The study was undertaken to investigate the use of one-stage circumferential ring-constriction release with Z-plasties regarding the safety, aesthetic appearance, and limb function. A thorough review was conducted on all English publications in PubMed during the period of 2001 through 2011. Titles and abstracts were identified using online search engine from National Library of Medicine's PubMed database under the keywords “limb constriction ring,” “limb constriction band,” “amniotic band,” “annular constriction,” and “circumferential constriction.” We used Boolean operator and field of title. Evaluation was done to search indications, timing of the first surgical intervention, time interval between surgeries, patients' gender, anatomic location of the ring, wound healing problems, and scar quality. Fourteen publications met the criteria. There were 17 patients with 25 ring constrictions in total. Sixteen ring constrictions (64%) were circumferential; nine (36%) were semi-circumferential. Mean age of 14 patients treated with one-stage release was 4.8 years. Six articles mentioned about normal development of postoperative limb function. Mean age of three patients treated with staged release was 10.5 months. Two articles mentioned regained distal muscle function postoperatively. It is confirmed that surgeons may continue the practice to release circumferential CRS in one stage.

Constriction ring syndrome (CRS) is a type of congenital anomaly of which the incidence ranges from 1 in 1200 to 15,000 live births.25  The ratio between male and female affected is approximately 1:1 and all ethnic groups are equally affected.3,5 Constriction ring syndrome (CRS) is characterized by a fibrous band that tightly encircles the limb, either partially or completely. Interestingly, this abnormality can appear on sites other than its usual place, such as the abdomen and the chest.67  Various theories have attempted to explain the etiology of CRS, but they still cannot be inferred.2  However, there are 3 theories that are likely to be accepted among hand and plastic surgeons; they are intrinsic theory,3,8  extrinsic theory,3  and intrauterine trauma theory.1,9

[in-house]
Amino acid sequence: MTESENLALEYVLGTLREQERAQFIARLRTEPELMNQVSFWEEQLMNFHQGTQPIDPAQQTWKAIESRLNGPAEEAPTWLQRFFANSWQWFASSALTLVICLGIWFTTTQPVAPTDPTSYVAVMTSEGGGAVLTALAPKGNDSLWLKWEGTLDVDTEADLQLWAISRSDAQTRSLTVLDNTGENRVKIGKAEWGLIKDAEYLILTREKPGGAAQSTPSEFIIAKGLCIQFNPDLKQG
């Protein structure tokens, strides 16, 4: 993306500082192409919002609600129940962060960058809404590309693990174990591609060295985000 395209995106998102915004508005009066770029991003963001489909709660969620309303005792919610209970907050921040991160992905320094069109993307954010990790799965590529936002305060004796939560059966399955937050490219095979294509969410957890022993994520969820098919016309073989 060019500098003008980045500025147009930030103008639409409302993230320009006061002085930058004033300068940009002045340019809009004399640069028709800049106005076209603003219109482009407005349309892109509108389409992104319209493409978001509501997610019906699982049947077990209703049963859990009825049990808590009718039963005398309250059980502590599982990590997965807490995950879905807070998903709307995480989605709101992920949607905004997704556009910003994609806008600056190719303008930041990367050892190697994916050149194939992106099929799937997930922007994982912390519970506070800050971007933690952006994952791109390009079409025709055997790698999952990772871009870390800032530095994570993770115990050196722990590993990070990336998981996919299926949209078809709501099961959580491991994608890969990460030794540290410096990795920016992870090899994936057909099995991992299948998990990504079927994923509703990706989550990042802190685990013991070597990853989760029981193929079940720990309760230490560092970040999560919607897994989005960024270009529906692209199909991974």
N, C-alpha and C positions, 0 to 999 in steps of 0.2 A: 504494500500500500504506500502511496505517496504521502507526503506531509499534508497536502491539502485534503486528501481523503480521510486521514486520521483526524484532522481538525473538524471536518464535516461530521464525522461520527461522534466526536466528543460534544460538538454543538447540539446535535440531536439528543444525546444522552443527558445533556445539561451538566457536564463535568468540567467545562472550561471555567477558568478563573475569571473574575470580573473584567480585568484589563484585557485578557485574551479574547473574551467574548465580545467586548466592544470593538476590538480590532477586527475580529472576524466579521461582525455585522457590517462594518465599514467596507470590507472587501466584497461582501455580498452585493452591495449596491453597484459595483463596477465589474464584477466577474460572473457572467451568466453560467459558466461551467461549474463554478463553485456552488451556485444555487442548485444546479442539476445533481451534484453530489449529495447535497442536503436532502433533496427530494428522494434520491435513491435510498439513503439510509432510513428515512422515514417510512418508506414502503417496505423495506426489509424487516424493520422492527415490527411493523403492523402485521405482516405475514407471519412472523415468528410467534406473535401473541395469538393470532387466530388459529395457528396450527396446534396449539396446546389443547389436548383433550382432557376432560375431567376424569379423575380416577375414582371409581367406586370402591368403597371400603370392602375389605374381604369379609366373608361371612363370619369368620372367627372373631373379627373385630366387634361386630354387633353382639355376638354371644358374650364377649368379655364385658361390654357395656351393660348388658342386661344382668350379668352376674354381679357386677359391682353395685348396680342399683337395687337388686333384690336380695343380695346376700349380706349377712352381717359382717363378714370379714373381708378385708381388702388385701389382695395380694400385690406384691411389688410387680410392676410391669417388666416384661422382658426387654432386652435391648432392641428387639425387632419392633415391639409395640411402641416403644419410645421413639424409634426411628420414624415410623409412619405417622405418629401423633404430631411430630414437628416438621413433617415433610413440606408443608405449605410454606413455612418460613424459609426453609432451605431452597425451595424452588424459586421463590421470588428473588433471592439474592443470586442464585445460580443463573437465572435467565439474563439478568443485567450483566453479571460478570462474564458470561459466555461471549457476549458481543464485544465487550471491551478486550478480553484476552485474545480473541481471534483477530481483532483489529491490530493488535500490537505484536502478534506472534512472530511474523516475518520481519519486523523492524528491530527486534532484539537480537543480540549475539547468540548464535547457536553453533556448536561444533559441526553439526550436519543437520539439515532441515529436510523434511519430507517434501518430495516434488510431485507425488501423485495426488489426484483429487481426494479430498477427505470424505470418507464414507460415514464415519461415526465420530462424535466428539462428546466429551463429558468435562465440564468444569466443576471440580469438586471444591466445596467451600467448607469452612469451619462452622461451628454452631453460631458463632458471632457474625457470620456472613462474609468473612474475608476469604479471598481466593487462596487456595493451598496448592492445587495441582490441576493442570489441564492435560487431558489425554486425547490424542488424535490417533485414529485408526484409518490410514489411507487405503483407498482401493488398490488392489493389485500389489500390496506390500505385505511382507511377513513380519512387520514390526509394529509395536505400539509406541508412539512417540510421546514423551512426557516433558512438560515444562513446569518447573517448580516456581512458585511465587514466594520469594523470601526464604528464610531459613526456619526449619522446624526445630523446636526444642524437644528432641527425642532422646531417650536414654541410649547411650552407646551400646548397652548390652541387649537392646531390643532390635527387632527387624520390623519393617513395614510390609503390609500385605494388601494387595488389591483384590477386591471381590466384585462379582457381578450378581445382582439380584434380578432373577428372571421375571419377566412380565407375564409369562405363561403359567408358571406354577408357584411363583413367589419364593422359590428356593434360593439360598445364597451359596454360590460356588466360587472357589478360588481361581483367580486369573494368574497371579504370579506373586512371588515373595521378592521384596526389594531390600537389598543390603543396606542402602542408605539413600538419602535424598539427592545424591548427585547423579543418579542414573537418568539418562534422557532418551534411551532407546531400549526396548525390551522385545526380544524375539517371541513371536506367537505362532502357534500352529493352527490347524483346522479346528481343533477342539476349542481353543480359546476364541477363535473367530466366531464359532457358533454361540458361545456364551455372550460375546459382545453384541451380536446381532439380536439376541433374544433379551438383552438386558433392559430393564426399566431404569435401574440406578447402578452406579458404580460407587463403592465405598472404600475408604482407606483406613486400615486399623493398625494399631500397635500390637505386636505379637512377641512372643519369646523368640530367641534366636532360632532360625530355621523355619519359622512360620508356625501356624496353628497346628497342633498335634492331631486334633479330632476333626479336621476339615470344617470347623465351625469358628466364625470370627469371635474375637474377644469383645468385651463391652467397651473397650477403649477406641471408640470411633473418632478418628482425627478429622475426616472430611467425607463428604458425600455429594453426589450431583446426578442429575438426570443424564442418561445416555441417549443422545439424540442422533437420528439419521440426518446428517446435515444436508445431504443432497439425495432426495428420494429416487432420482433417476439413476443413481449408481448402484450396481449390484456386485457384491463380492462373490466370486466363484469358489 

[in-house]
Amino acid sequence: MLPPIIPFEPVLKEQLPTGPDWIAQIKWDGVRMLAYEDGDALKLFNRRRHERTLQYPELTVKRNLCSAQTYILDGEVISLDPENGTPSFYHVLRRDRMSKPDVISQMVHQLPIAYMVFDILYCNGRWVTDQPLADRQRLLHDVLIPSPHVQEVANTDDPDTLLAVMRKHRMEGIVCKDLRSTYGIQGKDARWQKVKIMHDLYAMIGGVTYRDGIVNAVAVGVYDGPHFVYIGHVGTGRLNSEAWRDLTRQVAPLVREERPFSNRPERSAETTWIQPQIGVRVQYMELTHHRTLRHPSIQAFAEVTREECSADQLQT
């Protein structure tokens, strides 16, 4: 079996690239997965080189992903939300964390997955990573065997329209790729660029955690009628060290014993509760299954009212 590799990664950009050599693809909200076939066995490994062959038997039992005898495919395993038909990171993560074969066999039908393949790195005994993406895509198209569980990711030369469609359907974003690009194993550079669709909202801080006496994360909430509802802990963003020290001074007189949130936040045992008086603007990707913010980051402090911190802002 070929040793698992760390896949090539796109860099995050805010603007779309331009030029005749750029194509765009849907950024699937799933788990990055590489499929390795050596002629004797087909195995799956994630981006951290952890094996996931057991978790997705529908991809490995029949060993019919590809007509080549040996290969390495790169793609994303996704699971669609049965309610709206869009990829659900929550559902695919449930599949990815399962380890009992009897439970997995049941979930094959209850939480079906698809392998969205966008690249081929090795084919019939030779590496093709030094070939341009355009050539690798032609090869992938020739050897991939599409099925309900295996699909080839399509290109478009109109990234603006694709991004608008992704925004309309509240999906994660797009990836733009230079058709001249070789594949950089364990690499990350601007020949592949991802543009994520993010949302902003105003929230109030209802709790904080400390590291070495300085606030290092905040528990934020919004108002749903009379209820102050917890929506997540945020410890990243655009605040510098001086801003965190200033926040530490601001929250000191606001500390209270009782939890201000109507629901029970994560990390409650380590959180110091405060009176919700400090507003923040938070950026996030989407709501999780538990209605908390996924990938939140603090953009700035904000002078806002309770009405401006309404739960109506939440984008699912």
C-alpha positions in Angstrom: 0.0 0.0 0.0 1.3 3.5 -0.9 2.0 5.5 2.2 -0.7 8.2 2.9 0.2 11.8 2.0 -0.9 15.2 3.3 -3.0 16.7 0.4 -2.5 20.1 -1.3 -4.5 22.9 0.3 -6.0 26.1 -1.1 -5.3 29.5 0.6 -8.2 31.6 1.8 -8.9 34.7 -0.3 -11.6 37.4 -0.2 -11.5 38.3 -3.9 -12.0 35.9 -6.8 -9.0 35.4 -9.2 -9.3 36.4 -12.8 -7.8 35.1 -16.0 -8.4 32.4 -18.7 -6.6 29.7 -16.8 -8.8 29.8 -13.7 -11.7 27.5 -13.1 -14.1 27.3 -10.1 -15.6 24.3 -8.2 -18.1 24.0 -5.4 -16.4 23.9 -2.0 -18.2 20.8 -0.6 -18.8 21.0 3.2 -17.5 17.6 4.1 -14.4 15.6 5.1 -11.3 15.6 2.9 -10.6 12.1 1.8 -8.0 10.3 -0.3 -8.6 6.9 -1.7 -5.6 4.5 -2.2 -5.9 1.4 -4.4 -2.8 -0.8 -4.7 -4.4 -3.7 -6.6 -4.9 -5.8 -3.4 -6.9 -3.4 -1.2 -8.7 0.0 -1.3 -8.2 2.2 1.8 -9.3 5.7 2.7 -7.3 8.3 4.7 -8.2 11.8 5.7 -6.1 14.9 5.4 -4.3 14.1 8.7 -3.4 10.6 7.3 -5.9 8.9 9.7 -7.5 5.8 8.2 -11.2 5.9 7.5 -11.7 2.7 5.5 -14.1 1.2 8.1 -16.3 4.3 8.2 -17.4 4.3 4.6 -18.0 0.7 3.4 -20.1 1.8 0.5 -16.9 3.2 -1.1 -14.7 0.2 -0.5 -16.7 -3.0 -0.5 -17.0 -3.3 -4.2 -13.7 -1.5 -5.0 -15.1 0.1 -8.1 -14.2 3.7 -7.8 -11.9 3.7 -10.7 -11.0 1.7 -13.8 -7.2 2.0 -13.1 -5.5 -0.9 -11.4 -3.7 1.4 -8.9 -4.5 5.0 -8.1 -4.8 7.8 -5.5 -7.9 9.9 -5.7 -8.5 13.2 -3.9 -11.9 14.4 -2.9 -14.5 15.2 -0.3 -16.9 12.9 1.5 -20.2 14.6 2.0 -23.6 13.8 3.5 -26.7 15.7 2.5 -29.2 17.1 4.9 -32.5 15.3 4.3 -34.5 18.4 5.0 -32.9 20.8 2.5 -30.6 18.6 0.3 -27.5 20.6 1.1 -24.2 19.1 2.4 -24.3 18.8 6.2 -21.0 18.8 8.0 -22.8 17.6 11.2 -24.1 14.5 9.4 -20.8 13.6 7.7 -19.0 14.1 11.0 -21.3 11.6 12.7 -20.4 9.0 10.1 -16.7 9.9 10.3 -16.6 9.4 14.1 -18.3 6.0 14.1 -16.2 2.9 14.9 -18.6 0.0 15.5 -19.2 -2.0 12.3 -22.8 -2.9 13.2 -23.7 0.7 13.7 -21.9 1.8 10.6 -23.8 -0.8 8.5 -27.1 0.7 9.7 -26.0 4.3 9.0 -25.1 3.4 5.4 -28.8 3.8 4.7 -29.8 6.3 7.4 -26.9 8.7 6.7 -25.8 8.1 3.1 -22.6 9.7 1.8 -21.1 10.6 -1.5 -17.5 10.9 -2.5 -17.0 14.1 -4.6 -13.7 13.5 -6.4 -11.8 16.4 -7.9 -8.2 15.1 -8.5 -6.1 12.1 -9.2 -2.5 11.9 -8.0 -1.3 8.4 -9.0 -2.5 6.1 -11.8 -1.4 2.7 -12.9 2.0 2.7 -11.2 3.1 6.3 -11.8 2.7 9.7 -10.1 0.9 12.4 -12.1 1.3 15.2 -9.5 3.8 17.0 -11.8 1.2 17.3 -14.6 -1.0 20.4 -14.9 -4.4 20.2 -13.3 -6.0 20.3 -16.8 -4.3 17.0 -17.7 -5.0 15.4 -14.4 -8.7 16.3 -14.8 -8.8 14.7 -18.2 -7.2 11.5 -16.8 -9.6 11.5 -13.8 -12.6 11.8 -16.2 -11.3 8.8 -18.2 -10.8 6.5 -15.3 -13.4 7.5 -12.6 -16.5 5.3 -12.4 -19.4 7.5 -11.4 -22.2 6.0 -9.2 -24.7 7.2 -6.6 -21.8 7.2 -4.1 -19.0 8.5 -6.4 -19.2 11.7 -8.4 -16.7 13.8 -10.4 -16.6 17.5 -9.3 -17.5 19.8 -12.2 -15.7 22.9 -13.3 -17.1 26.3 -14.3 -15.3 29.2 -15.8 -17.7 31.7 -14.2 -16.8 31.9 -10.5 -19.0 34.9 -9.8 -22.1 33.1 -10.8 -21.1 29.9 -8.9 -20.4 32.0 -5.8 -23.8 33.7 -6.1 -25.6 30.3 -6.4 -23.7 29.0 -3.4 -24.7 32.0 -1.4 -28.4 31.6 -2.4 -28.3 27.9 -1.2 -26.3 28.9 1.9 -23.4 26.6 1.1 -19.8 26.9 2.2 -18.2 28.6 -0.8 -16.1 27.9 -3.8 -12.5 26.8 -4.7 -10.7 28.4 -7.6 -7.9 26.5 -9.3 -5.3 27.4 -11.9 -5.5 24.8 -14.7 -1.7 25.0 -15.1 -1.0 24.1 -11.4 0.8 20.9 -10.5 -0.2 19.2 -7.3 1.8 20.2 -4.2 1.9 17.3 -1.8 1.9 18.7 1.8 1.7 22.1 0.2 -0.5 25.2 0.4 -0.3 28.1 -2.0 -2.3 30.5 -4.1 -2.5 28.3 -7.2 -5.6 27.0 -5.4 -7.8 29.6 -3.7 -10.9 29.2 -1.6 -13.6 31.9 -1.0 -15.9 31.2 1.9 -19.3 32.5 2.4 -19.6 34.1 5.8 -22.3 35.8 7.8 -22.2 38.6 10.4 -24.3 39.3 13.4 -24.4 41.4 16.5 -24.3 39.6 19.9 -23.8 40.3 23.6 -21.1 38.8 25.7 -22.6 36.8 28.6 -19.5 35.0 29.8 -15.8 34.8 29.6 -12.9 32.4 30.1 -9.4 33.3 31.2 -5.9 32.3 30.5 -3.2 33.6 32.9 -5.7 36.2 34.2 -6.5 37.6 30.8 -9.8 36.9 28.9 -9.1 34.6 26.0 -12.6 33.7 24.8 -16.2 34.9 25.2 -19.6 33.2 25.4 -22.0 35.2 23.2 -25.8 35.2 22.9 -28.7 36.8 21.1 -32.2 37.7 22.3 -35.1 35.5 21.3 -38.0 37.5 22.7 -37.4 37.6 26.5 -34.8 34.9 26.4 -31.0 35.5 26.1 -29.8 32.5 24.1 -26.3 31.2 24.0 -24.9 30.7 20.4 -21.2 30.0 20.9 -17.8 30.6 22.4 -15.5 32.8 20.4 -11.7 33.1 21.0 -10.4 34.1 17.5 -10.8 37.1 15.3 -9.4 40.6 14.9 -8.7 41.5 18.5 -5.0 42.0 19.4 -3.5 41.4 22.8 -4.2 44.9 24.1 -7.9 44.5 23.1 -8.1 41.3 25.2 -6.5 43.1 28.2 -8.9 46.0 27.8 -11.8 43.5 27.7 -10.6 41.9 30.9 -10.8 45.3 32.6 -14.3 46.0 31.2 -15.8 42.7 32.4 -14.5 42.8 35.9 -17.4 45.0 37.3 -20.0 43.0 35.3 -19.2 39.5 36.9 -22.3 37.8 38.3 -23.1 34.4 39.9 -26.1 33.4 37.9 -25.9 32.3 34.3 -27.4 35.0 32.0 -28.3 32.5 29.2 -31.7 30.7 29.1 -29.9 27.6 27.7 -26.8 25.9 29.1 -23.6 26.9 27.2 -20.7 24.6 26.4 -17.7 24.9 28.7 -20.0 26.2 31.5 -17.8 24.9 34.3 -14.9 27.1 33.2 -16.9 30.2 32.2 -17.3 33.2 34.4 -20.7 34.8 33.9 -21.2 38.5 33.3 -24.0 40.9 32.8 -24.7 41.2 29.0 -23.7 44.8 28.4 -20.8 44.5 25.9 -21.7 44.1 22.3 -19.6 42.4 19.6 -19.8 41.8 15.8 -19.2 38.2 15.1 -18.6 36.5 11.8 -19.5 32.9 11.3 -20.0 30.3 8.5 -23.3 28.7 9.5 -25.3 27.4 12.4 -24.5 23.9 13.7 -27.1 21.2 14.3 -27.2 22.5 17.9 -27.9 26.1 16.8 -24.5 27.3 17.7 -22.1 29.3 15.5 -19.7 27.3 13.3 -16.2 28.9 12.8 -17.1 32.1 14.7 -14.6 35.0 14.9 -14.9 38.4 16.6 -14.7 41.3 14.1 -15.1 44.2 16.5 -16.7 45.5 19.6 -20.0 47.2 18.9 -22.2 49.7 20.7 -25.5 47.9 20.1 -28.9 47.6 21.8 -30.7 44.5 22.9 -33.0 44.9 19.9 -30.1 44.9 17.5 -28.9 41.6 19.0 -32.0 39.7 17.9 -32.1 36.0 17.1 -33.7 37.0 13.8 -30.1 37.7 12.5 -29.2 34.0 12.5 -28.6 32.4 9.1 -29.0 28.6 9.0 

The recommended management for the correction of CRS is done in 2 or 3 stages of releasing the constricting ring (Figs. 1 and 2).10  This technique is considered as a safe way to eluding vascular and lymphatic embarrassment and also usually gives a good outcome (Fig. 3) However, several modifications on the management of CRS have been attempted; one of them is the 1-stage circumferential ring constriction release with Z-plasty.1115  The safety of this method is still deemed to be debatable regarding the viability of the limb distal from the ring.5 

Fig. 1

Complete circular CRS (constriction ring syndrome). The picture shows a complete circular CRS.

Fig. 1

Complete circular CRS (constriction ring syndrome). The picture shows a complete circular CRS.

Close modal
Fig. 2

Complete dissection of the fibrous band. Constriction release is accomplished by completely excising the fibrous band. The first stage of a 2-stage release technique is shown.

Fig. 2

Complete dissection of the fibrous band. Constriction release is accomplished by completely excising the fibrous band. The first stage of a 2-stage release technique is shown.

Close modal
Fig. 3

Postoperative result of half-circle approach. A half-circle release of CRS results in a good outcome.

Fig. 3

Postoperative result of half-circle approach. A half-circle release of CRS results in a good outcome.

Close modal

The aim of this study is to investigate the outcomes from application of 1-stage circumferential constriction-ring release with multiple Z-plasty techniques for the correction of CRS Patterson type 1, 2, and 3.

This study is a thorough review to answer the question of how effective the 1-stage circumferential ring-constriction release procedure with skin recontouring using multiple Z-plasty techniques to correct the ring-constriction in patients with CRS Patterson type 1, 2, and 3 is compared to multiple-stage ring-constriction release with multiple Z-plasties.